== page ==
Further, a significant number of the dogs were found to have reduced levels of circulating taurine in their blood and have responded positively to taurine supplementation. It is speculated that these cases are related to the consumption of foods that negatively affect taurine status, leading to taurine-deficiency DCM. Foods containing high levels of peas, lentils, other legume seeds, and/or potatoes were identified by the FDA as potential risk factors. These ingredients are found commonly in foods that are formulated and promoted as grain-free.""
My darling baby boy is a 12-year-old German Shorthair Pointer mix. When he was around 6 years old he started to put on some weight. Based on a suggestion from a friend I cut back on his food and added a handful of frozen green beans to his dinner. The vegetable slowed down the gobbling up of his food, added volume without many calories to help him feel full, and easily fit into my budget. The trick worked! My pup slimmed down.
Unfortunately, no fruit is good for dogs to eat because of how high in sugar most varieties are, as Dr. Wismer explains. While fruits like pears and pineapple do provide nutrients to dogs, Dr. Wismer advises that fruit should only be given to your dog as an occasional treat. In other words, it should not make up a significant part of your dog's diet.
There are foods people designate strictly for human consumption which our dogs could (and arguably should) be eating regularly too. Yogurt and eggs top that list. Raw honey is a well-known and tasty way to treat canine ailments like kennel cough and topical wounds. And do you personally know a dog who can resist a scoop of peanut butter when presented with one? These are the more widely accepted human foods for dogs, but there are plenty of other great foods to taste-test with your dog.
Ice cream, of course, contains milk. And just like humans, some dogs (not all) are lactose-intolerant. If you feed milk to a lactose-intolerant dog, he may experience diarrhea, painful gas, or vomiting. Of course, ice cream is a treat, not a diet staple, so start by giving your dog no more than a spoonful, and wait for a day to see if he has any negative response to the frozen dessert. As long as he does not, he should be able to enjoy a prudent amount as an occasional treat.
With high temperatures across the country, pupsicles are an easy and highly customizable treat that can entertain your dogs while keeping them cool and hydrated. Pupsicles don't take the place of making sure your dog is drinking fresh water, but they are a fun way to add more hydration to your dog's day. Here are a few easy popsicle recipes your dog is sure to enjoy.
Dogs can eat avocado flesh, if they like it, without problems. The reason some say not to give avocados to dogs is because avocados are known to contain a toxin called persin, which is quite dangerous to other animals like horses and birds but is in fact harmless to dogs in small amounts. Avocados hold the highest concentrations of persin in their leaves, thick skin, and pits; avocado flesh contains low levels of this chemical a negligible amount for most humans, and for most dogs too. We don't eat the leaves, skin, or pits of avocados, so don't give these to your dog. A few thin slices of fresh avocado over your dog's dinner, or as a nutrient-rich treat, however, will be fine for your dog, unless of course he has a food allergy to it.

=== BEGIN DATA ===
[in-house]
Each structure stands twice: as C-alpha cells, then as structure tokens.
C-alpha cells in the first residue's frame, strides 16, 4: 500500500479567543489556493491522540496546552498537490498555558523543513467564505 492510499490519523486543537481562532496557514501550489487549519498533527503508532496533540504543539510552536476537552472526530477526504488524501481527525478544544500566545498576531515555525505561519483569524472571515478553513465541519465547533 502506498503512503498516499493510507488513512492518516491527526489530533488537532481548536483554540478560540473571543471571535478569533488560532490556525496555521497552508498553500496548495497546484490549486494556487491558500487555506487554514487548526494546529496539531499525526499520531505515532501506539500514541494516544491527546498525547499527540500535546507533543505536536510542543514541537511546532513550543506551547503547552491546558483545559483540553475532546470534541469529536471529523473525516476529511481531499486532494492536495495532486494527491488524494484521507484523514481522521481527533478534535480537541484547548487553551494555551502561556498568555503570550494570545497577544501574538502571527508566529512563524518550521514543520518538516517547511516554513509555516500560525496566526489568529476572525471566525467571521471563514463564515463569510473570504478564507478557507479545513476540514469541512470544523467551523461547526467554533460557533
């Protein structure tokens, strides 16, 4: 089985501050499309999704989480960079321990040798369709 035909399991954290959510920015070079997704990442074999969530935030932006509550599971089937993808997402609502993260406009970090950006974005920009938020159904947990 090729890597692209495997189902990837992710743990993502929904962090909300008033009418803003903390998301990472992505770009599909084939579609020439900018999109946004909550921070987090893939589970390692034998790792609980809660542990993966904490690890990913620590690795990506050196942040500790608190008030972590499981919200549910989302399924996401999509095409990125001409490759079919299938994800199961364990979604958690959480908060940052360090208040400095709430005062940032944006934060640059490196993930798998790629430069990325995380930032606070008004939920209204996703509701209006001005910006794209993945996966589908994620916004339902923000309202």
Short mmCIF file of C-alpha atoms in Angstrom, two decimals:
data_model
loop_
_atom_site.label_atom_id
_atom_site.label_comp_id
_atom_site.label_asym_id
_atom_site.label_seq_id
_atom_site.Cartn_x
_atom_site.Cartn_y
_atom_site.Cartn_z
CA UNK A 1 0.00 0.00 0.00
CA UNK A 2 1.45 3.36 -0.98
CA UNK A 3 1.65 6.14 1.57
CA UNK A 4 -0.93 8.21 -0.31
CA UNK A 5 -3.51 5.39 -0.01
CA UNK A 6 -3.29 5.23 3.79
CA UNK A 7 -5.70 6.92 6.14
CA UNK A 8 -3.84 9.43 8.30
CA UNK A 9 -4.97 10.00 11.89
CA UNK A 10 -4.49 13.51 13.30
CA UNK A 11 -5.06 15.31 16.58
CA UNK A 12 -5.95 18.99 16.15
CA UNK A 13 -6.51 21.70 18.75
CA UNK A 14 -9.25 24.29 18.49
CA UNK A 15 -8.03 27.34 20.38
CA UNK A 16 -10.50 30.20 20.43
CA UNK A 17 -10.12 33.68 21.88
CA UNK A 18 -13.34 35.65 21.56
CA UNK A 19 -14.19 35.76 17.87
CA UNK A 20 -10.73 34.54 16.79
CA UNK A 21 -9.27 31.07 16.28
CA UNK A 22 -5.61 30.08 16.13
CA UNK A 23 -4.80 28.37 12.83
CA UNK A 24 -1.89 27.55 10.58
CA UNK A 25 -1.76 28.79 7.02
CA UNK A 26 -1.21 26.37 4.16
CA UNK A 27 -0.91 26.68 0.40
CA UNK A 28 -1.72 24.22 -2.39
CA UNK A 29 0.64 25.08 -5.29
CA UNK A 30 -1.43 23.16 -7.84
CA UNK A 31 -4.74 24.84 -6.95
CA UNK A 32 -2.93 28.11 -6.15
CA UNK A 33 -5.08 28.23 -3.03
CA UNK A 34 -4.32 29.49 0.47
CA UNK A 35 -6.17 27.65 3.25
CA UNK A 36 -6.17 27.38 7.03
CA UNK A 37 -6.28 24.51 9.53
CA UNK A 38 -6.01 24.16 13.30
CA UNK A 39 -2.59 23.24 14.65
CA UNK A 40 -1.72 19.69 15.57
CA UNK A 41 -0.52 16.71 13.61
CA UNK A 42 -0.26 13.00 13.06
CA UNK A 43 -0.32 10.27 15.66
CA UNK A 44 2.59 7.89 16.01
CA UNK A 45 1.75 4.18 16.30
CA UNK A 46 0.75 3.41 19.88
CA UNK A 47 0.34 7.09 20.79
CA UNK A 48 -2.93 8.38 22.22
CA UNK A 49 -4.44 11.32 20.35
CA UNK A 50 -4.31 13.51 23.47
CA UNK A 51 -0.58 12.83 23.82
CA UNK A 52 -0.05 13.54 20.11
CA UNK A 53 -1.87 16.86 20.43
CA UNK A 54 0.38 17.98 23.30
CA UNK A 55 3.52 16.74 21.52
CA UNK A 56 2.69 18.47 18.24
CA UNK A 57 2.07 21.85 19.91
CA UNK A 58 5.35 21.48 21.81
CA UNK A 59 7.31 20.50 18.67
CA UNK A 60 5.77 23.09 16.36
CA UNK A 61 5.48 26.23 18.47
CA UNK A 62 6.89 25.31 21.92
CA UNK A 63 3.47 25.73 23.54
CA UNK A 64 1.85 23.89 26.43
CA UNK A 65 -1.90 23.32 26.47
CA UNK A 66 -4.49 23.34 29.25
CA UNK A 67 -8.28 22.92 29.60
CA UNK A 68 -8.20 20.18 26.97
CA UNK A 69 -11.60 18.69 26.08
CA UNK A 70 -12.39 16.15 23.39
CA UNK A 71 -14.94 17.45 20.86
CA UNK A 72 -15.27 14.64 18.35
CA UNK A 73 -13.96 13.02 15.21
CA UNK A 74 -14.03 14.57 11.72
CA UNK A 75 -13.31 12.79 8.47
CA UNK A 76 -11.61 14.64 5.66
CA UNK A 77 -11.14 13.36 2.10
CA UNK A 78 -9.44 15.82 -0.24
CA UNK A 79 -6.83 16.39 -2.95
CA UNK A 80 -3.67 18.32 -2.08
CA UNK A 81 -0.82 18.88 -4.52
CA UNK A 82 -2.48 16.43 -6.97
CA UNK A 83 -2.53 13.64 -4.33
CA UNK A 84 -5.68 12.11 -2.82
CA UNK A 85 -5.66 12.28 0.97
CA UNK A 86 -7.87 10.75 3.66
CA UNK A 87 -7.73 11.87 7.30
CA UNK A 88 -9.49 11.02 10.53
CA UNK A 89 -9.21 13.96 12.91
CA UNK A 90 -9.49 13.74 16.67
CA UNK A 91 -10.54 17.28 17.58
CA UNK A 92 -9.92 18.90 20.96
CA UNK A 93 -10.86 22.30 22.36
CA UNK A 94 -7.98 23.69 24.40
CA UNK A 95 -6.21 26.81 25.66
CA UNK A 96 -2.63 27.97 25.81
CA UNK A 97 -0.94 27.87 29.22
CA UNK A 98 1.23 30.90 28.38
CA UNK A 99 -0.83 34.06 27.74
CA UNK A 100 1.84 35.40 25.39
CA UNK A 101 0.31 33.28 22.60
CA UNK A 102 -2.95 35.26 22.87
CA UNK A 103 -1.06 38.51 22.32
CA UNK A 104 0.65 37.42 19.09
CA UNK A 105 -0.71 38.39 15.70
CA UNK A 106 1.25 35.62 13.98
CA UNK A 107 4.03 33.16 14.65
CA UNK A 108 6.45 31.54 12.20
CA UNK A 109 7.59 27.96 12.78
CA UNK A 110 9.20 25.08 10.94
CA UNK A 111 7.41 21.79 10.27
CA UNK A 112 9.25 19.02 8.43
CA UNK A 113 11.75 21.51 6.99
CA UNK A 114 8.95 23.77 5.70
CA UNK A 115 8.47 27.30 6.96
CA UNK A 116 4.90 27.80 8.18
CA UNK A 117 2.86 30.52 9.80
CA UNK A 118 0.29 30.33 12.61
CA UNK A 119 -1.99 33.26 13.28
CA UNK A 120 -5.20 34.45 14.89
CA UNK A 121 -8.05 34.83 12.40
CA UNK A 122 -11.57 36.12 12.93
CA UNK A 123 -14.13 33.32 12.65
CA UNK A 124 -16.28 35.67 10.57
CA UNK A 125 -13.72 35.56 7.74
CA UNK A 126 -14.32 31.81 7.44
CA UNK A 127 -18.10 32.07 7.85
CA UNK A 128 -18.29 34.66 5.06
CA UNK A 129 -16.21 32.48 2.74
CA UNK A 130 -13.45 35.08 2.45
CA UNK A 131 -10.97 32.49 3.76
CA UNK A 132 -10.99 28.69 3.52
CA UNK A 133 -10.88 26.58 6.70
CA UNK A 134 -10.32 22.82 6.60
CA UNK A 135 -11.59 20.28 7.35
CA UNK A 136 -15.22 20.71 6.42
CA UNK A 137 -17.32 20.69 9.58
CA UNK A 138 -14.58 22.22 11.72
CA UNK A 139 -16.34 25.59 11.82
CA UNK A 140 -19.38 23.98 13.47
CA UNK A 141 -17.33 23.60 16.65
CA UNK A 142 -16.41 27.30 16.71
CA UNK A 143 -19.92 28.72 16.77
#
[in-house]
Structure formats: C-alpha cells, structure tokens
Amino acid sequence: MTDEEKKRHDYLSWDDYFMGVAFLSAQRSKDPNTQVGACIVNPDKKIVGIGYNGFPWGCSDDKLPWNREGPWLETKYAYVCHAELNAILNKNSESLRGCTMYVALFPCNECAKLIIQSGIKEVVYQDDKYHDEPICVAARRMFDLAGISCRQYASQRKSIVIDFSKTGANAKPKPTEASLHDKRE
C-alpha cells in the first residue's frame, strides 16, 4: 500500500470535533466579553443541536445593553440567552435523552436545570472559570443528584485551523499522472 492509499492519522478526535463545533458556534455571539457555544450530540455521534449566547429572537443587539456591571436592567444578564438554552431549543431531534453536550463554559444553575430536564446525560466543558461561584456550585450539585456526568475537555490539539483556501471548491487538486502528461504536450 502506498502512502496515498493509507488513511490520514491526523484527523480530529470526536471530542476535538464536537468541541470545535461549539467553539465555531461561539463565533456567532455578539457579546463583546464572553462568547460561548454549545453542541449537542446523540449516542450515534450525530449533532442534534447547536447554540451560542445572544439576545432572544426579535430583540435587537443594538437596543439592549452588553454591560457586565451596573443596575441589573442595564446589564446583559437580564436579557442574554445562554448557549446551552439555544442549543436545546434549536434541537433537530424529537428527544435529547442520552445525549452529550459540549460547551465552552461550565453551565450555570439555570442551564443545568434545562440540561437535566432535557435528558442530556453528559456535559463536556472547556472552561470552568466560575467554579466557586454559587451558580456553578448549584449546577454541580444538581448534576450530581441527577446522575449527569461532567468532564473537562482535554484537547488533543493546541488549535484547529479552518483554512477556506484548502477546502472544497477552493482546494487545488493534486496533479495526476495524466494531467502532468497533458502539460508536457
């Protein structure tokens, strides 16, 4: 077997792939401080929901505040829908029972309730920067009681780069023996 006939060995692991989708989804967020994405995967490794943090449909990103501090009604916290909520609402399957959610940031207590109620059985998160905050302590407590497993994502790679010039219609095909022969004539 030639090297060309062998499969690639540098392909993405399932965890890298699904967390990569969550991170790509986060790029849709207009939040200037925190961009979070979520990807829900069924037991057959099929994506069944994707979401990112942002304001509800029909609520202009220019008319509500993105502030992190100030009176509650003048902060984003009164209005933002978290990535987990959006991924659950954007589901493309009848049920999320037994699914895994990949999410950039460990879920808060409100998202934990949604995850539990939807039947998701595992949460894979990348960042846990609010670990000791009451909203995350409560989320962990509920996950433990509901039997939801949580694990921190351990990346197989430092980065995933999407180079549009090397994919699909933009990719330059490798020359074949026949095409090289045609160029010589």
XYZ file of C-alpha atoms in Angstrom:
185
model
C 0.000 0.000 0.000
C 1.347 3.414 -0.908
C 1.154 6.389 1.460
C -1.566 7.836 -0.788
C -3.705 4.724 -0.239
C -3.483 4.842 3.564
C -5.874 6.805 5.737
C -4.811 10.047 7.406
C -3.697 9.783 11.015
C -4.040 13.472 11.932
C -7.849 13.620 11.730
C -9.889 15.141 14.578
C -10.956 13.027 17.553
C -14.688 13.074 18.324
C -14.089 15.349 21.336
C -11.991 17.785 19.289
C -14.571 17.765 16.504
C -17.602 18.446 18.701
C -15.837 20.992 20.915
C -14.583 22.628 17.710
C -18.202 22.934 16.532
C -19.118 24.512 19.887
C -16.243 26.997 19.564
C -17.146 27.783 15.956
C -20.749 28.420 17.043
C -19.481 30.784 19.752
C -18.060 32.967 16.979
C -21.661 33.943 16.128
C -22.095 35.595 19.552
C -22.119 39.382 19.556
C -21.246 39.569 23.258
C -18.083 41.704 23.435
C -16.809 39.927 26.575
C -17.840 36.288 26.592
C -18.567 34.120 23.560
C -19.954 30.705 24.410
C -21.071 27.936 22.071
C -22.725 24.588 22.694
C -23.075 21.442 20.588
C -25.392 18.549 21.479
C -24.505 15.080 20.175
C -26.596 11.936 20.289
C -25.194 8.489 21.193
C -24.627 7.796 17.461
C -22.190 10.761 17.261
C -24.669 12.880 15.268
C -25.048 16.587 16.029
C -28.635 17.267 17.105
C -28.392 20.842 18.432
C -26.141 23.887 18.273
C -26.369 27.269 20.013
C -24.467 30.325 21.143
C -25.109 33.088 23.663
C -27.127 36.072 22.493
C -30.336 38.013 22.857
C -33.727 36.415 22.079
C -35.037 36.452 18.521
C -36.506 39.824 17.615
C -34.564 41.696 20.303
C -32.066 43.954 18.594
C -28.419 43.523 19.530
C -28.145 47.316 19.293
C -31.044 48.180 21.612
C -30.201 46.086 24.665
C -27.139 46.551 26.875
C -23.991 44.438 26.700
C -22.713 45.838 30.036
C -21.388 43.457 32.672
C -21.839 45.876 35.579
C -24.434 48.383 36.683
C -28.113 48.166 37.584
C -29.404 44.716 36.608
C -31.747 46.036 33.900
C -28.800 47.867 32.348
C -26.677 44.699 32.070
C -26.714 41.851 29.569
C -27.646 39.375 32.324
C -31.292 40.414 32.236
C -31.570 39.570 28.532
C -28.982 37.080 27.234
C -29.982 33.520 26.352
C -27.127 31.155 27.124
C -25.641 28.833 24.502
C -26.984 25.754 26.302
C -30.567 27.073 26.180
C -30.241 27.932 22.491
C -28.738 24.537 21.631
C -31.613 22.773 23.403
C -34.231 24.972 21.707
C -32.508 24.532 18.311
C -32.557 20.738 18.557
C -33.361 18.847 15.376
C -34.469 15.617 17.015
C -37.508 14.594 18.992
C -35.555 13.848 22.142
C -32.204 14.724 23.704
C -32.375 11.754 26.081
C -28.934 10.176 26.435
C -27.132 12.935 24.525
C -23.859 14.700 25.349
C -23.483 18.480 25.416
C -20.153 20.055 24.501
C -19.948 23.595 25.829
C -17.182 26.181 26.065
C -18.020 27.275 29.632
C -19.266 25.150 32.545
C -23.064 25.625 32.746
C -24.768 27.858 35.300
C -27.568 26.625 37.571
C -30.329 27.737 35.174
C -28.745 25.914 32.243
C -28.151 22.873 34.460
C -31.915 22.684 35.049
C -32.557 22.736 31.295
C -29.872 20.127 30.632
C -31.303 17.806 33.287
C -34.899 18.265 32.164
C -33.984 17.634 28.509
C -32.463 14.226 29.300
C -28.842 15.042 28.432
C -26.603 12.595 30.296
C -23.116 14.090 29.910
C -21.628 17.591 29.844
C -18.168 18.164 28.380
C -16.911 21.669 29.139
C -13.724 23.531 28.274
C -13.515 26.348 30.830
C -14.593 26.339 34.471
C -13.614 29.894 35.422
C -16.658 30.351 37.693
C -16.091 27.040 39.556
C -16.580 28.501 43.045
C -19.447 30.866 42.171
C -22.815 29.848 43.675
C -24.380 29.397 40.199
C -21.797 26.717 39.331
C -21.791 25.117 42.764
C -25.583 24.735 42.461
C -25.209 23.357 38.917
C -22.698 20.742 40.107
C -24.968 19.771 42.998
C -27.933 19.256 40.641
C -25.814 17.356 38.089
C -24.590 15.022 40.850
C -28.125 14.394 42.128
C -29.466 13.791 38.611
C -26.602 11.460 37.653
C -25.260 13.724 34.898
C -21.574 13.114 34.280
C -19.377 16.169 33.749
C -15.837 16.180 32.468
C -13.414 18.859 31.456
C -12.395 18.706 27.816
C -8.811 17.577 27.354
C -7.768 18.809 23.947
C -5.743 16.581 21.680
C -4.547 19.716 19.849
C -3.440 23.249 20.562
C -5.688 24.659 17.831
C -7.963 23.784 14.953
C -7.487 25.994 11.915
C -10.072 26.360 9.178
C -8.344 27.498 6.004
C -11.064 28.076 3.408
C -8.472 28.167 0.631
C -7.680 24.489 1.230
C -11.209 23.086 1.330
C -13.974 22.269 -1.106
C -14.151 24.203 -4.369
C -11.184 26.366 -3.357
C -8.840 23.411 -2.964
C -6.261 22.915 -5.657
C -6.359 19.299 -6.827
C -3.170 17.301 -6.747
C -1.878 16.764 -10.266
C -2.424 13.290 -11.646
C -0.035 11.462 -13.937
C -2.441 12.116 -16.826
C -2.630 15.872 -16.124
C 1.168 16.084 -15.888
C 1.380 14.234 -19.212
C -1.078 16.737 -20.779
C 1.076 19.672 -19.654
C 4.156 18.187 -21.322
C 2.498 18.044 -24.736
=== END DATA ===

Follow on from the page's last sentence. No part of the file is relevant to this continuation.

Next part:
OK, we all know about #2. But many of these extremely common items are less hyped, and some are even ENJOYED by dogs!
What is digestibility and why does it matter? Digestibility reflects a food's ability to deliver essential nutrients to the dog who eats it. This ultimately affects not only defecation quantity and quality (how much your dog poops and how the poop looks and smells), and a dog's propensity for flatulence (no explanation needed), but more importantly, a dog's long-term health and wellness. The graphic on this page summarizes how digestibility is measured using feeding trials with dogs.
The easiest type of bowl to keep clean and, not incidently, also the safest bowl for your dog to eat and drink from is stainless steel. This material will not leach potentially dangerous chemicals into your dog's food and water, like some plastics, aluminum, poorly glazed pottery, or old ceramic dishes. Stainless steel and glass bowls are similarly inert, but stainless steel wins in my house, due to its durability on the floor and in the sink.
We'd love for you to take our dry dog food selection criteria into account as a starting place only that, though, because there are a lot of other factors that people take into consideration when buying food for their dogs, and everyone will weigh these factors differently, depending on their individual needs and beliefs. If we made up a pie chart illustrating the weight of these factors, each dog owner's important food buying factors" chart would be different
Vitamin D deficiencies in dogs can cause health problems over time, but so can an oversupply. Because vitamin D is fat soluble, it accumulates in body fat. Overdoses can be toxic and even fatal, but some vitamin D is necessary to a dog's health. Vitamin D will aid in the absorption of calcium and phosphate, increases bone cell activity, influences the formation and growth of long bones, and speeds the healing of fractures. Adequate D levels may help prevent heart disease, joint inflammation, skin and coat problems, cancer, vision problems, depression, mental illness, infections, inflammatory bowel disease, dental problems, hyperparathyroidism, and kidney disease.